Book Reviews of Mental Biology

Metapsychology On-line Reviews

Reviewed by Leo Szych, J.D., M.PH.

Mental Biology  is a book about brain and consciousness.  The author, W.R. Klemm, DVM, PhD, is a professor in the College of Veterinary Medicine, at Texas A & M University; Klemm is, as well, a prolific writer, authoring over 500 publications.  In the book’s “Preface”, Klemm states forthrightly that the thrust of the book is about brain and consciousness (with consciousness being viewed from womb to tomb).  The book’s contents are, in fact, an intellectually expansive repository, harboring a copious amount of neuroscientific centric discourse.  The textual discourse, overall, is composed in relatively  esoteric fashion; albeit stylistic elements of plain English writing as well as bits and pieces of relative informality can be found also in the text’s body.

It was immensely intellectually refreshing to read this book, exuding such superb knowledge and understanding of the subject matter comprising the text!The mainstay intellectual pillar upholding the book’s substance is Klemm’s keen observation, of areas of substantive interest, with a keenly observing eye.

Numerous gaps in neuroscience knowledge are spotted by the discerning intellectual vision of Klemm.The observations of Klemm are accompanied by bluntly (and expertly!) opinionated commentary. Over the book’s course, Klemm’s critical scrutiny extends to research involving humans as well as various animal species.

A considerable number of research references are embedded in the textual terrain. Following the text is a “Notes” section, giving citations for textually referenced materials. The text’s body is adorned, didactically, with some highly instructive “Figures”.

Klemm anecdotally sews, here and there, some biographical details of his life seamlessly into the textual cloth. The discourse of Klemm is notably tinged philosophically. Substantively, the brain and consciousness are on centerstage in this book.  And, in Chapter 1, Klemm proffers the contention that , at the level of the individual person, a major natural selection force driving the creating of mental capacity and character is the human mind, especially the conscious mind.  As the chapter nears its end, Klemm further offers the claim that the book will show how the brain shapes its destiny; and that what a person thinks and does shapes brain function.

How brains work comprises the substantive cynosure, of Chapter 2.  In this enframing context, the wide sweeping ken of Klemm instructively and informatively sights:  neural networks; topographical mapping; circuit impulse patterns; nerve impulse patterns; neurotransmitters; “cognitive binding”; oscillation; the brain’s three minds (of:  nonconscious mind; unconscious mind; and conscious mind); wakefulness; consciousness as a brain state of being; self; and neuroplasticity.

The nature of consciousness rises to the substantive fore, of Chapter 3.  In Klemm’s view, the most profound human sense is the conscious sense of self.  Klemm discourses that, for full consciousness, sense of self is necessary but not sufficient; the hallmark of higher consciousness is introspection about one’s self.  It seems to Klemm that consciousness, as a state, is dependent more on circuit organization than on total number of circuits.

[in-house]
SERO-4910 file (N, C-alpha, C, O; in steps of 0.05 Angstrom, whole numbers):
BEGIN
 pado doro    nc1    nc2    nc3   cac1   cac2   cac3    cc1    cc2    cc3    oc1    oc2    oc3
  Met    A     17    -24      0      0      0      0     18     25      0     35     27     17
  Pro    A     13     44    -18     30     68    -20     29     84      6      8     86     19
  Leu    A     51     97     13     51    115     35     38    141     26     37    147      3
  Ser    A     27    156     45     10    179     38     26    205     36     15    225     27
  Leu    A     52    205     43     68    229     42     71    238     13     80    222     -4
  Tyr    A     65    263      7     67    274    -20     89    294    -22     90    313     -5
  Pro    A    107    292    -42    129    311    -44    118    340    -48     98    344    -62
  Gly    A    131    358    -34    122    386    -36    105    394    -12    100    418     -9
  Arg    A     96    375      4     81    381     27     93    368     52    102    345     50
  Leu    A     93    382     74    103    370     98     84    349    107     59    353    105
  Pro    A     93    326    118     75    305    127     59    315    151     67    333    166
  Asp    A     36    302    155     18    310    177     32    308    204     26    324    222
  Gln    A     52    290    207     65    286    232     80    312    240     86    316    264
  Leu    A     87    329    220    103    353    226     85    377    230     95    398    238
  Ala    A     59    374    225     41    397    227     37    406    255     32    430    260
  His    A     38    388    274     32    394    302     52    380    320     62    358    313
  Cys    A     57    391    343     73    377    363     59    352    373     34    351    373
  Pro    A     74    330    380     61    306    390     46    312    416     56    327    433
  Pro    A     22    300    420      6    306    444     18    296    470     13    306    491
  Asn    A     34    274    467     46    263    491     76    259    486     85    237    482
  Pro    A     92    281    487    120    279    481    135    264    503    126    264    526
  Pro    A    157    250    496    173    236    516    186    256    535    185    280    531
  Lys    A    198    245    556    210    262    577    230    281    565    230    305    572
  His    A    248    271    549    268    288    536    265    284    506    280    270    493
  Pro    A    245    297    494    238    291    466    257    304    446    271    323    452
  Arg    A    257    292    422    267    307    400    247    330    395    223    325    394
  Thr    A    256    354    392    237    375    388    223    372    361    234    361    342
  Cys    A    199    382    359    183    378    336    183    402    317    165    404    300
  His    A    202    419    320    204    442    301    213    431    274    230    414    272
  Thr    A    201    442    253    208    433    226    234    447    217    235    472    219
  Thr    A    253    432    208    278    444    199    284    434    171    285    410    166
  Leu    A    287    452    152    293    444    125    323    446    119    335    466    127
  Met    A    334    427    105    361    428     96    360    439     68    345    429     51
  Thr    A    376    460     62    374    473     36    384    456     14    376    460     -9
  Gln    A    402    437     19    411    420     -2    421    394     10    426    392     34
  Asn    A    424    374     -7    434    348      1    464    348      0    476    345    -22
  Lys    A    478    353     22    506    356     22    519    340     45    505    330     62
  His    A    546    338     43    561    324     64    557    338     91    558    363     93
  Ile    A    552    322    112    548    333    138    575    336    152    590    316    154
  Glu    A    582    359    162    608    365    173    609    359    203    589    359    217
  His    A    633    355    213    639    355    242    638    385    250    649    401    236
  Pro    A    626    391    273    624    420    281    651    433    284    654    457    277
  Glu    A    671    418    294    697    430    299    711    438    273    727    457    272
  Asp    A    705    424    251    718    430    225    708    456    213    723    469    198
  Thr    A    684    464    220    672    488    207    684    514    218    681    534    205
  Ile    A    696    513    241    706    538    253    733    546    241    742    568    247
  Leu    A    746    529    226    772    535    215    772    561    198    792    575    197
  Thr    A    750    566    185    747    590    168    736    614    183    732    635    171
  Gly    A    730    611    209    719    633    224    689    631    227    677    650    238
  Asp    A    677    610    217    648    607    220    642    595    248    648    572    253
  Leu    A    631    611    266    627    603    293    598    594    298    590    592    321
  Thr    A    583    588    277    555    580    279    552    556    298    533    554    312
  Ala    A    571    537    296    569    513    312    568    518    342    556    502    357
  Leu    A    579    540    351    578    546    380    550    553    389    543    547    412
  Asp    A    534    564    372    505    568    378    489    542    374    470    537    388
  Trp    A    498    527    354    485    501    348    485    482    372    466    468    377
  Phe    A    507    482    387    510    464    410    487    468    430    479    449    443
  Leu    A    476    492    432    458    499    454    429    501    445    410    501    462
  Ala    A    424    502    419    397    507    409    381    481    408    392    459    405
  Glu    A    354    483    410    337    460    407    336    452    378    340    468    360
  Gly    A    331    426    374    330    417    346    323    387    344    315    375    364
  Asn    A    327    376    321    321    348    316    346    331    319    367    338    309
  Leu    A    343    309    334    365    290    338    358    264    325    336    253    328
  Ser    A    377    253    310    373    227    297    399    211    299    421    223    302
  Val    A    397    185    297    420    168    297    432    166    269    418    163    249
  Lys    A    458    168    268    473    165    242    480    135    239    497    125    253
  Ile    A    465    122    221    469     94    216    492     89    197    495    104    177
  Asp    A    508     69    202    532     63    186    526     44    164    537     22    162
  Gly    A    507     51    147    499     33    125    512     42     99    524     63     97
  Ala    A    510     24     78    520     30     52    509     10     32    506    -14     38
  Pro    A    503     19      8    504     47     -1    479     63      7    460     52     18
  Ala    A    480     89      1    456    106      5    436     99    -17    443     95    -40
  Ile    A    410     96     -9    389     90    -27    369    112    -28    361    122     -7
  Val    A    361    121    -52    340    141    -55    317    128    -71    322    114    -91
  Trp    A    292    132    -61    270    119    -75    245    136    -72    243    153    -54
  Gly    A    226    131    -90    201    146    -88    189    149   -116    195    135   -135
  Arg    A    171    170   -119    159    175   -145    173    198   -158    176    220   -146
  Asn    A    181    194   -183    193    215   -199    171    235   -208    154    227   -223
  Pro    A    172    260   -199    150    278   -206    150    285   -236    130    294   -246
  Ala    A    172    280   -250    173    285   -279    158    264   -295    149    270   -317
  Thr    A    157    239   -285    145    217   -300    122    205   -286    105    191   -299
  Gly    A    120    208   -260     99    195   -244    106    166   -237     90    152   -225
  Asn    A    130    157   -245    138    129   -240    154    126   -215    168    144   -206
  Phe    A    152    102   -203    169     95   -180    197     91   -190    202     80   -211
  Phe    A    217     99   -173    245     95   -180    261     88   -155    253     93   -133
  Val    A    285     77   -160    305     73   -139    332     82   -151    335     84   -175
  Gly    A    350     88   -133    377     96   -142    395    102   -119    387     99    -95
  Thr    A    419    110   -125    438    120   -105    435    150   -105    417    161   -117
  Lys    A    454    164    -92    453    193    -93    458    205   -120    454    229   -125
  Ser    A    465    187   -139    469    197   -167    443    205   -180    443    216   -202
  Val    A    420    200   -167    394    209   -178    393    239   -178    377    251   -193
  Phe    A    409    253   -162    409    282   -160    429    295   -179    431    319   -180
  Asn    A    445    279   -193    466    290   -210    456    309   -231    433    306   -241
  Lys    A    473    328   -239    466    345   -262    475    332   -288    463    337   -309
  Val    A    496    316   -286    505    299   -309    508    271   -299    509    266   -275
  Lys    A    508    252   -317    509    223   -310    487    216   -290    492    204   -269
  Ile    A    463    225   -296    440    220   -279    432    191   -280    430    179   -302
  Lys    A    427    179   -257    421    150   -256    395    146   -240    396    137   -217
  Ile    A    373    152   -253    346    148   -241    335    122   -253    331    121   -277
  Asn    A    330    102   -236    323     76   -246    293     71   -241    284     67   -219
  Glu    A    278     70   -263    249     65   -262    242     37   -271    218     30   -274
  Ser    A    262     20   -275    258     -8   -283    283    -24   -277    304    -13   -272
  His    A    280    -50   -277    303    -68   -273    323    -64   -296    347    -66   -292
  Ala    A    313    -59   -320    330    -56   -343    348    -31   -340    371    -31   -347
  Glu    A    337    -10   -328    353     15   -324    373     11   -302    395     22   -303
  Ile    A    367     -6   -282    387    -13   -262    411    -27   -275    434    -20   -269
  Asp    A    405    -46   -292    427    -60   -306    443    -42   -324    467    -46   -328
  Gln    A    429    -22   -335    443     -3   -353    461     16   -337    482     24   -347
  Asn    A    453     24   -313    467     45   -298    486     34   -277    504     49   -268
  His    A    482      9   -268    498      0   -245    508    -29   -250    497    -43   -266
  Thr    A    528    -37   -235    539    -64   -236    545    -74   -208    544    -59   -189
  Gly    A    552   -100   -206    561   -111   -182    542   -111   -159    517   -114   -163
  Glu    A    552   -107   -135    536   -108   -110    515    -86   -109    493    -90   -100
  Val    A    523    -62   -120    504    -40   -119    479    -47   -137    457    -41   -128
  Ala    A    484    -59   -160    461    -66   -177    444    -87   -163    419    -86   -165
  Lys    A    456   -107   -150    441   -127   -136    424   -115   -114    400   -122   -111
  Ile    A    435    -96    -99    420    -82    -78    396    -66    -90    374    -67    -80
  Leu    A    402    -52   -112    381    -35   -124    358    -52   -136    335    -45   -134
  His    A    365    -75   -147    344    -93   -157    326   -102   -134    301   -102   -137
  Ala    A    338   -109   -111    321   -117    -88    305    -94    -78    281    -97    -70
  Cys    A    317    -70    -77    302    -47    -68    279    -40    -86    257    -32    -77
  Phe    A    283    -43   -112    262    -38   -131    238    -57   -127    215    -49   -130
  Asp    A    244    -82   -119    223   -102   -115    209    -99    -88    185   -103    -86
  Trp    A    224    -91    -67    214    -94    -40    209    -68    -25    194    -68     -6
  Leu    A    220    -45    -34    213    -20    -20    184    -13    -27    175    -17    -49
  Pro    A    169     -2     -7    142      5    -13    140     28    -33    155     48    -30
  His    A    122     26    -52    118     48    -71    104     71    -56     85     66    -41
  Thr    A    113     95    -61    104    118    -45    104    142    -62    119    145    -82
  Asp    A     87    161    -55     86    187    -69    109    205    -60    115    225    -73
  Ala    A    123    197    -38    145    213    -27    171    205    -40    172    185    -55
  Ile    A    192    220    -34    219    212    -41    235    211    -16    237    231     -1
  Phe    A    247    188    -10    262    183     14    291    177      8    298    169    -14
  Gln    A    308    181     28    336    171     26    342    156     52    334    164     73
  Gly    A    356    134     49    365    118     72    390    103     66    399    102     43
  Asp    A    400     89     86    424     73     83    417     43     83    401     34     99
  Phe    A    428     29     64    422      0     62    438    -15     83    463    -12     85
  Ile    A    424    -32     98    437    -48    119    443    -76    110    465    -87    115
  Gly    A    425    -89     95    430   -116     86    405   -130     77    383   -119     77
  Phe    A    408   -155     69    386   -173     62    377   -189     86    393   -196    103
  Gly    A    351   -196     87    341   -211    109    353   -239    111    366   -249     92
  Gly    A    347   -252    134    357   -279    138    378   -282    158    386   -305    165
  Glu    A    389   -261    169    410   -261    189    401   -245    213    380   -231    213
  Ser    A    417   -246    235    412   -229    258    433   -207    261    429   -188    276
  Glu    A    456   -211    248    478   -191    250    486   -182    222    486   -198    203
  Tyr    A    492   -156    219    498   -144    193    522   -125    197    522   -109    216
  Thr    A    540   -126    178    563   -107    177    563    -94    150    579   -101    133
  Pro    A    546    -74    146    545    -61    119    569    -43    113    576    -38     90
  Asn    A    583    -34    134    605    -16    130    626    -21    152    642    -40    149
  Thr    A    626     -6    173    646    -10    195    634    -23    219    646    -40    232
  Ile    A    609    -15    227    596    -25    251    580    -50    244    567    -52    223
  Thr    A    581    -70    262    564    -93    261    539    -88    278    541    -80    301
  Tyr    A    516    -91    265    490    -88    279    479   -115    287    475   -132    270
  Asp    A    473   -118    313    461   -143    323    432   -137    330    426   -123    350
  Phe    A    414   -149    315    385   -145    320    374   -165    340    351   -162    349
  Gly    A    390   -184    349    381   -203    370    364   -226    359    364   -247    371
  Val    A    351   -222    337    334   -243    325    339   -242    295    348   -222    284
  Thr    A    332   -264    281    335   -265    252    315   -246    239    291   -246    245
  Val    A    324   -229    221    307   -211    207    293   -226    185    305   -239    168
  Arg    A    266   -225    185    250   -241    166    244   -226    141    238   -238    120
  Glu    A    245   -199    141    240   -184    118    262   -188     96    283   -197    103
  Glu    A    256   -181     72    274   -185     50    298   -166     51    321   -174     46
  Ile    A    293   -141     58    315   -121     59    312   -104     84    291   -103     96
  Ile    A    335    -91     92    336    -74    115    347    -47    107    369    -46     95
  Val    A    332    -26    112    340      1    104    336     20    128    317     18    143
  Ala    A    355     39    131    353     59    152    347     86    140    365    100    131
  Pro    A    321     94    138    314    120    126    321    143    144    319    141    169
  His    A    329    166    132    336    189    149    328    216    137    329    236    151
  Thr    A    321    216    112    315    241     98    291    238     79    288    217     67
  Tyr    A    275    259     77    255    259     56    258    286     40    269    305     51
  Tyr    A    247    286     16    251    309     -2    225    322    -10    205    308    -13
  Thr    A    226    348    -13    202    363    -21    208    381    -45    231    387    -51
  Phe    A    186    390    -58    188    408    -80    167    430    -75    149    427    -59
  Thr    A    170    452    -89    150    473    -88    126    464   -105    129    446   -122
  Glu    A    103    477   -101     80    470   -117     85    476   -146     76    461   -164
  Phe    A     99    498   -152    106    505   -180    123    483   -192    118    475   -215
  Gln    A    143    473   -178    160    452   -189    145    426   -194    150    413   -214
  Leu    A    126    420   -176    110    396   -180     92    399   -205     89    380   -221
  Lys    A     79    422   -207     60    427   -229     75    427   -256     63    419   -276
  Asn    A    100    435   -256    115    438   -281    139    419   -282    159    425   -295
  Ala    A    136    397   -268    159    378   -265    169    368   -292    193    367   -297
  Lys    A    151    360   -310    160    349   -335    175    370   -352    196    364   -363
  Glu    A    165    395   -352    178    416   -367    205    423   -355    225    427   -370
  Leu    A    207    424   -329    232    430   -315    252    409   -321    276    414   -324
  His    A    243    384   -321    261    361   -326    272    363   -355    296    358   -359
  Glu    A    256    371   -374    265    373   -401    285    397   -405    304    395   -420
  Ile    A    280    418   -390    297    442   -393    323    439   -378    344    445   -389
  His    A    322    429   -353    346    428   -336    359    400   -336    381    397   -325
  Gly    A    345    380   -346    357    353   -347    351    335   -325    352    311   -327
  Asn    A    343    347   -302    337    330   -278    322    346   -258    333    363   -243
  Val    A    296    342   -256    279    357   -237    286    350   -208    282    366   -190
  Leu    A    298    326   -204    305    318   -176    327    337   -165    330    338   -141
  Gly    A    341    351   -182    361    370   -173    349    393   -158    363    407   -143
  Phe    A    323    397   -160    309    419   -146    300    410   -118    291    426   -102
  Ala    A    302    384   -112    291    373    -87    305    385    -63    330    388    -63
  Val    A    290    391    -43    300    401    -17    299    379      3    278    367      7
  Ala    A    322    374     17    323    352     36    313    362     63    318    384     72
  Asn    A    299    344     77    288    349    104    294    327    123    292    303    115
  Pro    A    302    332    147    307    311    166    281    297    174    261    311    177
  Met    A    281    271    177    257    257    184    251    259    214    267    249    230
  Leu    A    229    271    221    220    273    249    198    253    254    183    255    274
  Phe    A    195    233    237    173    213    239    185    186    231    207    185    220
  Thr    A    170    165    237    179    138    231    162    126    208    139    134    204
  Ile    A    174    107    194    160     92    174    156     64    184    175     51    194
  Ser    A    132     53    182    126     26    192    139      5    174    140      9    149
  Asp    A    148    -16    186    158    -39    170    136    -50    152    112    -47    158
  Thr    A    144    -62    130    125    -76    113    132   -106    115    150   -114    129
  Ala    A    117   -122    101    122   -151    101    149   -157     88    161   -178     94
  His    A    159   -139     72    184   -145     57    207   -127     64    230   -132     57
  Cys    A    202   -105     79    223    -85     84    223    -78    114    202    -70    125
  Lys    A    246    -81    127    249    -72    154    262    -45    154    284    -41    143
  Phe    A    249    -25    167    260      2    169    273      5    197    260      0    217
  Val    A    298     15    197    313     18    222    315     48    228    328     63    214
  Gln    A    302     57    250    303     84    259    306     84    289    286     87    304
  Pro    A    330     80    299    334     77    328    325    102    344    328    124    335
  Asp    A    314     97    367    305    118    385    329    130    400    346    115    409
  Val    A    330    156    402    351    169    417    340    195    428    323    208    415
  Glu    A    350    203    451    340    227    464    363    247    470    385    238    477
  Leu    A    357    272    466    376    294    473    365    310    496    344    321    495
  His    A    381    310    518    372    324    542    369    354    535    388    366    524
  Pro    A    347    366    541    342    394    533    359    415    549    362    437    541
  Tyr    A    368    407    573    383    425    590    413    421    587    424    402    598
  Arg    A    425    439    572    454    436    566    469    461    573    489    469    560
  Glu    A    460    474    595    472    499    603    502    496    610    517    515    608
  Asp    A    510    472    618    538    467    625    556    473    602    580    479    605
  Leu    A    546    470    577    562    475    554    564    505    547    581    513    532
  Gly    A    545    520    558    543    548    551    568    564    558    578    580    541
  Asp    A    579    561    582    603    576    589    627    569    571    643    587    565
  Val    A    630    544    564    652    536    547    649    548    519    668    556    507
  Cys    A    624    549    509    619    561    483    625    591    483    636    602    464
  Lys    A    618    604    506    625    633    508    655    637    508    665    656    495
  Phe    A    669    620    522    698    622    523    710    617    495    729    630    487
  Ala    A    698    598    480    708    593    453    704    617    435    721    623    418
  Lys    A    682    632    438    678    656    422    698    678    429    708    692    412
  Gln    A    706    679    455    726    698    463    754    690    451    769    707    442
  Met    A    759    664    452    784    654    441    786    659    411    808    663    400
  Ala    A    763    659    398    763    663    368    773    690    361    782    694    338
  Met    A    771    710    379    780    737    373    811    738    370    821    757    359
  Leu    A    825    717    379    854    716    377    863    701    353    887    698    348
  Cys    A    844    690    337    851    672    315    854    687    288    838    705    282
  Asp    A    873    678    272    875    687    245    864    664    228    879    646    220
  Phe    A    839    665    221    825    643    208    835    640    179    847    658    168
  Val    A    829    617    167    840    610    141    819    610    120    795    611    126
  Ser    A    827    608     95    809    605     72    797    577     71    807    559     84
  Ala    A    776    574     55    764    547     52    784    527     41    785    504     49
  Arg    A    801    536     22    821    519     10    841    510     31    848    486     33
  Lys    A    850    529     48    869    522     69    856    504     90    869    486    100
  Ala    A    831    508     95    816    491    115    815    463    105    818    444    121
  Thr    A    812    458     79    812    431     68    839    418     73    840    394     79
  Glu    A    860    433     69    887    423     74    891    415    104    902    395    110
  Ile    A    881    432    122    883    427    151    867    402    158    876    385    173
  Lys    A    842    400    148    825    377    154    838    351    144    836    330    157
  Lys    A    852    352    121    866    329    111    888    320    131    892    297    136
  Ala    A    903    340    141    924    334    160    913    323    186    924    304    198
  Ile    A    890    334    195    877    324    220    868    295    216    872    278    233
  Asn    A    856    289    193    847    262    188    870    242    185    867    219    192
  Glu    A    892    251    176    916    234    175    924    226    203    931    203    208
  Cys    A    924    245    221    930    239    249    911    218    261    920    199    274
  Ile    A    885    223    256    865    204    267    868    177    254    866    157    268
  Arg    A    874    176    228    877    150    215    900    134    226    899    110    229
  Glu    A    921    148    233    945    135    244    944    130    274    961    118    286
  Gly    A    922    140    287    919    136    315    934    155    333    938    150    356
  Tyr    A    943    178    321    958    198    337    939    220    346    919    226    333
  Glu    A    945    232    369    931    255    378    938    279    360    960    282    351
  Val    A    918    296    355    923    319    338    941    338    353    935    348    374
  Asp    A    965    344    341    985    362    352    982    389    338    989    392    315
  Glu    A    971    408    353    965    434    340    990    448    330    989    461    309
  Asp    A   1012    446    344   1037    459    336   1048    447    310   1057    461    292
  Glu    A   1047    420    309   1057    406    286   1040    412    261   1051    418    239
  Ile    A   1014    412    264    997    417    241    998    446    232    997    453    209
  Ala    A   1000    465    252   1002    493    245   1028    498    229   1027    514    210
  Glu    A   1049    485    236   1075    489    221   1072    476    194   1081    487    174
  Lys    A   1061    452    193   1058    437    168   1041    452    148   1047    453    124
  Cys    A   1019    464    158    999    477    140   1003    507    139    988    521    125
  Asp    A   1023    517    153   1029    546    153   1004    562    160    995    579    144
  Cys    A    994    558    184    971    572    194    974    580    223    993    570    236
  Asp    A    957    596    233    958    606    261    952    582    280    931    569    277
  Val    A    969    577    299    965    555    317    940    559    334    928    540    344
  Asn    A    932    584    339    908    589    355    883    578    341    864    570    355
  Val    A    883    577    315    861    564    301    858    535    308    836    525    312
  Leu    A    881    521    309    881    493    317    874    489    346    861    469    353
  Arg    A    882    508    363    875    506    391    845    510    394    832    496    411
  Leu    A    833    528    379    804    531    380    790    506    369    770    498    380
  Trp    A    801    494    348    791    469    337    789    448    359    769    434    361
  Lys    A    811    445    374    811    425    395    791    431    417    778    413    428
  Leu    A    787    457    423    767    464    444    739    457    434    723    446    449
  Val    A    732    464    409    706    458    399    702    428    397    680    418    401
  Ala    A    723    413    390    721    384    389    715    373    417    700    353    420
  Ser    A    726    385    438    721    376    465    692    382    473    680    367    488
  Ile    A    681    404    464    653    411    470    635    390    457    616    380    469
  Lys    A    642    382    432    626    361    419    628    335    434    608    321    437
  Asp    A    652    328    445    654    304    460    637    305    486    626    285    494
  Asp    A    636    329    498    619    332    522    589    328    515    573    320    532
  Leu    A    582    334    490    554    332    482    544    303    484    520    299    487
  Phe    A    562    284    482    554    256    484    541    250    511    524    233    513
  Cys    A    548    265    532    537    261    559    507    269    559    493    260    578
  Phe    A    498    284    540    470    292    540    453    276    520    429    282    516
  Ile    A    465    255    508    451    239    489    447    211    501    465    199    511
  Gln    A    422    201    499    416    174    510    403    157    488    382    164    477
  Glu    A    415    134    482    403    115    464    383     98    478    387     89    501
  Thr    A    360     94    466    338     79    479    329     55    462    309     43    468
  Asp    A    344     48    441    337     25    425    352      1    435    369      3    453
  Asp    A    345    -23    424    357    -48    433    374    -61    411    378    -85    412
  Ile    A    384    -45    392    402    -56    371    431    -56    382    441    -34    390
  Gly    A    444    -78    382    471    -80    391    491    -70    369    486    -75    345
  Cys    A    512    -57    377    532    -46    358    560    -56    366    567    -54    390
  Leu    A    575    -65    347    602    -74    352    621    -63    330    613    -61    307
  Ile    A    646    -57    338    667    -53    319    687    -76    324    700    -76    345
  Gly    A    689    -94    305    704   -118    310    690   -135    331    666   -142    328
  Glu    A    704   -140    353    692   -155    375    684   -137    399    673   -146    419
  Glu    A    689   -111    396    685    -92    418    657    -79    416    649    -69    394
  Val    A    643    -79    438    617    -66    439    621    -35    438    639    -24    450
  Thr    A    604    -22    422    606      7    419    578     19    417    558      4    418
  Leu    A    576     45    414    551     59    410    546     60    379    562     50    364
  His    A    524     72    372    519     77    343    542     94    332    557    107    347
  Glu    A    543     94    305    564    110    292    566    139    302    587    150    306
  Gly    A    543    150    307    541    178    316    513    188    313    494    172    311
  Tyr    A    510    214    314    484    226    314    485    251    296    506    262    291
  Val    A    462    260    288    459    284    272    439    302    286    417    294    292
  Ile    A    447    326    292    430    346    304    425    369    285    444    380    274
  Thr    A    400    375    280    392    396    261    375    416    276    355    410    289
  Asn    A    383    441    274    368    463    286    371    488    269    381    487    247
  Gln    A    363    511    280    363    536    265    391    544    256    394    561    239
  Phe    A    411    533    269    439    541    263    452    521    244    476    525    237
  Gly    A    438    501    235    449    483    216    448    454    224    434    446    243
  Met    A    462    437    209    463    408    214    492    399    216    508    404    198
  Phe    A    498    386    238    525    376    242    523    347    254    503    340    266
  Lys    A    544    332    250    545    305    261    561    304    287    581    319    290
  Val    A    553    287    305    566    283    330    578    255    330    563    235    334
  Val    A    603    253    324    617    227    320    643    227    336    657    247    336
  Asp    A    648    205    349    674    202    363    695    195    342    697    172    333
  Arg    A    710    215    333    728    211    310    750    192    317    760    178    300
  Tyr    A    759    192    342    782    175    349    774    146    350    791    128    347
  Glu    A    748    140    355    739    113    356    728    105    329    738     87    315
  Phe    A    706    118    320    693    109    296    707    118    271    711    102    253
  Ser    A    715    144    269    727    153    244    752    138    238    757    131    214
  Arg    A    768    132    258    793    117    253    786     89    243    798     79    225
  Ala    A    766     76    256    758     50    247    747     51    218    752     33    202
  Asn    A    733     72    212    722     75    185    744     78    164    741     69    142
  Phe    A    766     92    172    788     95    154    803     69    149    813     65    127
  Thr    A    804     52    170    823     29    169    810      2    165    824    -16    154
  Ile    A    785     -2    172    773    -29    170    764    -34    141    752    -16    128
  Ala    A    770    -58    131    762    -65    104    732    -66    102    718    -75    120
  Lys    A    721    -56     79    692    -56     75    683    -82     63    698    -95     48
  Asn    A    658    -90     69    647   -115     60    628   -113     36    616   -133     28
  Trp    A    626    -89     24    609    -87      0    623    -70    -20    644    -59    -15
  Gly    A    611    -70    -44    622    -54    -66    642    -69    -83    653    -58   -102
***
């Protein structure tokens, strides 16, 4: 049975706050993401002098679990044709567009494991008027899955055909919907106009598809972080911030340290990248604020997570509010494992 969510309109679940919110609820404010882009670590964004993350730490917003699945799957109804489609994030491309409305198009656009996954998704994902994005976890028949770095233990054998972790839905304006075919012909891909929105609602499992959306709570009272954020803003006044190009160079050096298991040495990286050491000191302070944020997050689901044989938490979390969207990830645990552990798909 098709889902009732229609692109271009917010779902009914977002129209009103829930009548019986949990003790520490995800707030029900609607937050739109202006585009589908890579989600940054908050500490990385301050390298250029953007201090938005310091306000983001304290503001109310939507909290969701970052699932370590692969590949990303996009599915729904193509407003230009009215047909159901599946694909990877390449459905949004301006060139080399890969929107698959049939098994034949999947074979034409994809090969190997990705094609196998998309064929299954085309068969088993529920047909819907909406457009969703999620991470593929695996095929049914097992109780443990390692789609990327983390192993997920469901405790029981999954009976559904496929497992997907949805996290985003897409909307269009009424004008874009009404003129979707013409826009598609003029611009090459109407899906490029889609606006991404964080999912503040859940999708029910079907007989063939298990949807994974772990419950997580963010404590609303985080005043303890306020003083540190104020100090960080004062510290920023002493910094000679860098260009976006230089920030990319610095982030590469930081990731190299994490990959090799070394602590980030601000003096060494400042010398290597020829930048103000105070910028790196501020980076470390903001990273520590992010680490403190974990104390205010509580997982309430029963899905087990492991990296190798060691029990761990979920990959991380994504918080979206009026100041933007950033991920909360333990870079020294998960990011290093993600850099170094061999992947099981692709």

As Chapter 3 continues to unfold, Klemm, characteristically revealing much erudition and thoughtfulness, further expounds expertly on an array of issues relating to the nature of consciousness.  The expertly erudite discourse of Klemm ranges to thoughtful consideration of:  brainstem trigger of wakefulness; language; circuit impulse patterns as the currency of conscious thought; “mirror neurons”; oscillatory synchronization; “Global Neuronal Workspace”; working memory; habits and compulsions; hallucinatory consciousness; dreams; sleep; rapid eye movements; and slow wave sleep.

The writing of Klemm, in Chapter 3 and throughout the book, strongly shows fierce independence of intellectual thought. Consciousness centric discourse continues with much intellectual vigor, in penultimate Chapter 4.  Avatars notably draw the  close scrutiny of Klemm, in this chapter.  With much intellectual deliberateness, Klemm ponders the possibility that circuit impulse patterns of conscious self are the equivalent of a brain created avatar that acts on behalf of the brain and body.  It is Klemm’s belief that the avatar is what makes people human.  Issues appertaining to the avatar are skillfully dissected and examined by the intellectually very sharp scalpel of Klemm.

In Chapter 4, the sharp blade of Klemm’s piercing acumen further cuts to the core of the issue of whether people are free, or are robots. In Klemm’s blunt judgment, free will studies have been plagued by unwarranted simplistic assumptions; and robotocists commit major fallacies of logic or acceptance of insufficient data in interpreting such studies.  Klemm opines bluntly that, until science provides evidence, it is scientifically irresponsible to insist that there is no such thing as free will.

The perspective emphasized by Klemm is that everyday intentions and decisions may arise through a combination of unconscious and conscious actions.  Regarding habitual tasks, the unconscious mind issues the intent or decision; and the conscious mind then realizes what has been done.  Regarding novel or complex tasks, the conscious mind does the processing, and informs the unconscious mind.  The greatest value of the capacity for conscious choice, in Klemm’s view, is that it gives people power over themselves and their environment.  Klemm expresses the hope that his analysis of neuroscience research regarding free will shows that the robotocist view is poorly supported scientifically.

Further areas studied closely by Klemm, in Chapter 4, in the enframing context of consciousness, encompass:  “change blindness”; learning; introspection; language; reasoning; creativity; personal growth; personal responsibility; placebo and nocebo effects; and epigenetics.